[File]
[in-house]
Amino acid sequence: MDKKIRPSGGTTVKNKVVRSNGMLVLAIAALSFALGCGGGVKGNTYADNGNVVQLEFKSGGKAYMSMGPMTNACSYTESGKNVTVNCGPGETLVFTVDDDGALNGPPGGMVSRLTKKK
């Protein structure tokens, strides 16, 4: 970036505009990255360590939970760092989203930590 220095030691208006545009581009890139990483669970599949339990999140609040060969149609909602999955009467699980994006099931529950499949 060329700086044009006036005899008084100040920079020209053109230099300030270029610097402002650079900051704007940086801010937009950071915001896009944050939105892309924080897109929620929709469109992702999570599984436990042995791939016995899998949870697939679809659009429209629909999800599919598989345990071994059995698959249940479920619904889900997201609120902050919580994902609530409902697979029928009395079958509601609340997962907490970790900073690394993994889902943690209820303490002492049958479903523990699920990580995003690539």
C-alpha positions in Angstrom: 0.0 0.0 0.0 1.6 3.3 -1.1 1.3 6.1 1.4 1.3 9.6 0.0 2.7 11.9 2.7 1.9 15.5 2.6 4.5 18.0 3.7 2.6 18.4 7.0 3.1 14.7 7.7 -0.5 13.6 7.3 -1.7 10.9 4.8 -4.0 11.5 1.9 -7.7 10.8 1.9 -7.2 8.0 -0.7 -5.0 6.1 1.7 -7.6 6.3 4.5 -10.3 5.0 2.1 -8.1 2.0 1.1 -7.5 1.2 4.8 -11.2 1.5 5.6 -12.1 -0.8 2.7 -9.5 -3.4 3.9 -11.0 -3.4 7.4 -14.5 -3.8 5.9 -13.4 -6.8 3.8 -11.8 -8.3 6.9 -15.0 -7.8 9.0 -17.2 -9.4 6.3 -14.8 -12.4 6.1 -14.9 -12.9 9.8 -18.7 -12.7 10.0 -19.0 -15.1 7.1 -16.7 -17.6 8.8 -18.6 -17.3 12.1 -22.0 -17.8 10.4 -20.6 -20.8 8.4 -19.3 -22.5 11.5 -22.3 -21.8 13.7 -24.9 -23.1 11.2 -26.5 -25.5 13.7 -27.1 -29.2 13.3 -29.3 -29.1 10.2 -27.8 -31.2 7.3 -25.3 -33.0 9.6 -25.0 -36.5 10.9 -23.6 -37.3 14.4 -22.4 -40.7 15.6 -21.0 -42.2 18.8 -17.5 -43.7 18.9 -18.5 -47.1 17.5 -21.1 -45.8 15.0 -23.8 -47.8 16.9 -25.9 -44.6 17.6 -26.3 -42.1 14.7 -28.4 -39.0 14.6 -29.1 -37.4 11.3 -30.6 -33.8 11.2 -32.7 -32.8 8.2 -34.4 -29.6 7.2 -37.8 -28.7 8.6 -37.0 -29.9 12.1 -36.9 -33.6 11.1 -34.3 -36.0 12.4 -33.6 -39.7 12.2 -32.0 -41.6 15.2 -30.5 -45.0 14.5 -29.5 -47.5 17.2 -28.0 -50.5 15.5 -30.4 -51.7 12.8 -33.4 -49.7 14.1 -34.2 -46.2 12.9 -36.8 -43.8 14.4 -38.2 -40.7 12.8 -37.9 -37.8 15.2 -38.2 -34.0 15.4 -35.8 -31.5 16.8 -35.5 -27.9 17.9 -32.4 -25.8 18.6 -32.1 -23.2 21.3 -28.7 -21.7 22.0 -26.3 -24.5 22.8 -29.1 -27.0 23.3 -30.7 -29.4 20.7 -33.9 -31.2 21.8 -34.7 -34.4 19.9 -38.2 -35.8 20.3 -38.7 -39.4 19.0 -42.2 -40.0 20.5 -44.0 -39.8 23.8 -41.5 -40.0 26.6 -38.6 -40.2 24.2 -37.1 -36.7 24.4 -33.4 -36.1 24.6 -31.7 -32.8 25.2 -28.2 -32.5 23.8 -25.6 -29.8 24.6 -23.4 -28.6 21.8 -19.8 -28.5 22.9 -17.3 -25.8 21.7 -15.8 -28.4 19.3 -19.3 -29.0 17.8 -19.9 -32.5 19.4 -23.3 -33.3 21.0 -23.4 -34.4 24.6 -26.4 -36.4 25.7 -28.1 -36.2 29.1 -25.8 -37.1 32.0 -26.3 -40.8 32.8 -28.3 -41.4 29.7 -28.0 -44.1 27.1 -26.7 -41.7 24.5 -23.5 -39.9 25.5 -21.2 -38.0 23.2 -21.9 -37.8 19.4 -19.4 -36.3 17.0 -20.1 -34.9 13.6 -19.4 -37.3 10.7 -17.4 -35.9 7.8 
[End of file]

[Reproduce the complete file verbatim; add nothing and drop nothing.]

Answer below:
[in-house]
Amino acid sequence: MDKKIRPSGGTTVKNKVVRSNGMLVLAIAALSFALGCGGGVKGNTYADNGNVVQLEFKSGGKAYMSMGPMTNACSYTESGKNVTVNCGPGETLVFTVDDDGALNGPPGGMVSRLTKKK
């Protein structure tokens, strides 16, 4: 970036505009990255360590939970760092989203930590 220095030691208006545009581009890139990483669970599949339990999140609040060969149609909602999955009467699980994006099931529950499949 060329700086044009006036005899008084100040920079020209053109230099300030270029610097402002650079900051704007940086801010937009950071915001896009944050939105892309924080897109929620929709469109992702999570599984436990042995791939016995899998949870697939679809659009429209629909999800599919598989345990071994059995698959249940479920619904889900997201609120902050919580994902609530409902697979029928009395079958509601609340997962907490970790900073690394993994889902943690209820303490002492049958479903523990699920990580995003690539």
C-alpha positions in Angstrom: 0.0 0.0 0.0 1.6 3.3 -1.1 1.3 6.1 1.4 1.3 9.6 0.0 2.7 11.9 2.7 1.9 15.5 2.6 4.5 18.0 3.7 2.6 18.4 7.0 3.1 14.7 7.7 -0.5 13.6 7.3 -1.7 10.9 4.8 -4.0 11.5 1.9 -7.7 10.8 1.9 -7.2 8.0 -0.7 -5.0 6.1 1.7 -7.6 6.3 4.5 -10.3 5.0 2.1 -8.1 2.0 1.1 -7.5 1.2 4.8 -11.2 1.5 5.6 -12.1 -0.8 2.7 -9.5 -3.4 3.9 -11.0 -3.4 7.4 -14.5 -3.8 5.9 -13.4 -6.8 3.8 -11.8 -8.3 6.9 -15.0 -7.8 9.0 -17.2 -9.4 6.3 -14.8 -12.4 6.1 -14.9 -12.9 9.8 -18.7 -12.7 10.0 -19.0 -15.1 7.1 -16.7 -17.6 8.8 -18.6 -17.3 12.1 -22.0 -17.8 10.4 -20.6 -20.8 8.4 -19.3 -22.5 11.5 -22.3 -21.8 13.7 -24.9 -23.1 11.2 -26.5 -25.5 13.7 -27.1 -29.2 13.3 -29.3 -29.1 10.2 -27.8 -31.2 7.3 -25.3 -33.0 9.6 -25.0 -36.5 10.9 -23.6 -37.3 14.4 -22.4 -40.7 15.6 -21.0 -42.2 18.8 -17.5 -43.7 18.9 -18.5 -47.1 17.5 -21.1 -45.8 15.0 -23.8 -47.8 16.9 -25.9 -44.6 17.6 -26.3 -42.1 14.7 -28.4 -39.0 14.6 -29.1 -37.4 11.3 -30.6 -33.8 11.2 -32.7 -32.8 8.2 -34.4 -29.6 7.2 -37.8 -28.7 8.6 -37.0 -29.9 12.1 -36.9 -33.6 11.1 -34.3 -36.0 12.4 -33.6 -39.7 12.2 -32.0 -41.6 15.2 -30.5 -45.0 14.5 -29.5 -47.5 17.2 -28.0 -50.5 15.5 -30.4 -51.7 12.8 -33.4 -49.7 14.1 -34.2 -46.2 12.9 -36.8 -43.8 14.4 -38.2 -40.7 12.8 -37.9 -37.8 15.2 -38.2 -34.0 15.4 -35.8 -31.5 16.8 -35.5 -27.9 17.9 -32.4 -25.8 18.6 -32.1 -23.2 21.3 -28.7 -21.7 22.0 -26.3 -24.5 22.8 -29.1 -27.0 23.3 -30.7 -29.4 20.7 -33.9 -31.2 21.8 -34.7 -34.4 19.9 -38.2 -35.8 20.3 -38.7 -39.4 19.0 -42.2 -40.0 20.5 -44.0 -39.8 23.8 -41.5 -40.0 26.6 -38.6 -40.2 24.2 -37.1 -36.7 24.4 -33.4 -36.1 24.6 -31.7 -32.8 25.2 -28.2 -32.5 23.8 -25.6 -29.8 24.6 -23.4 -28.6 21.8 -19.8 -28.5 22.9 -17.3 -25.8 21.7 -15.8 -28.4 19.3 -19.3 -29.0 17.8 -19.9 -32.5 19.4 -23.3 -33.3 21.0 -23.4 -34.4 24.6 -26.4 -36.4 25.7 -28.1 -36.2 29.1 -25.8 -37.1 32.0 -26.3 -40.8 32.8 -28.3 -41.4 29.7 -28.0 -44.1 27.1 -26.7 -41.7 24.5 -23.5 -39.9 25.5 -21.2 -38.0 23.2 -21.9 -37.8 19.4 -19.4 -36.3 17.0 -20.1 -34.9 13.6 -19.4 -37.3 10.7 -17.4 -35.9 7.8 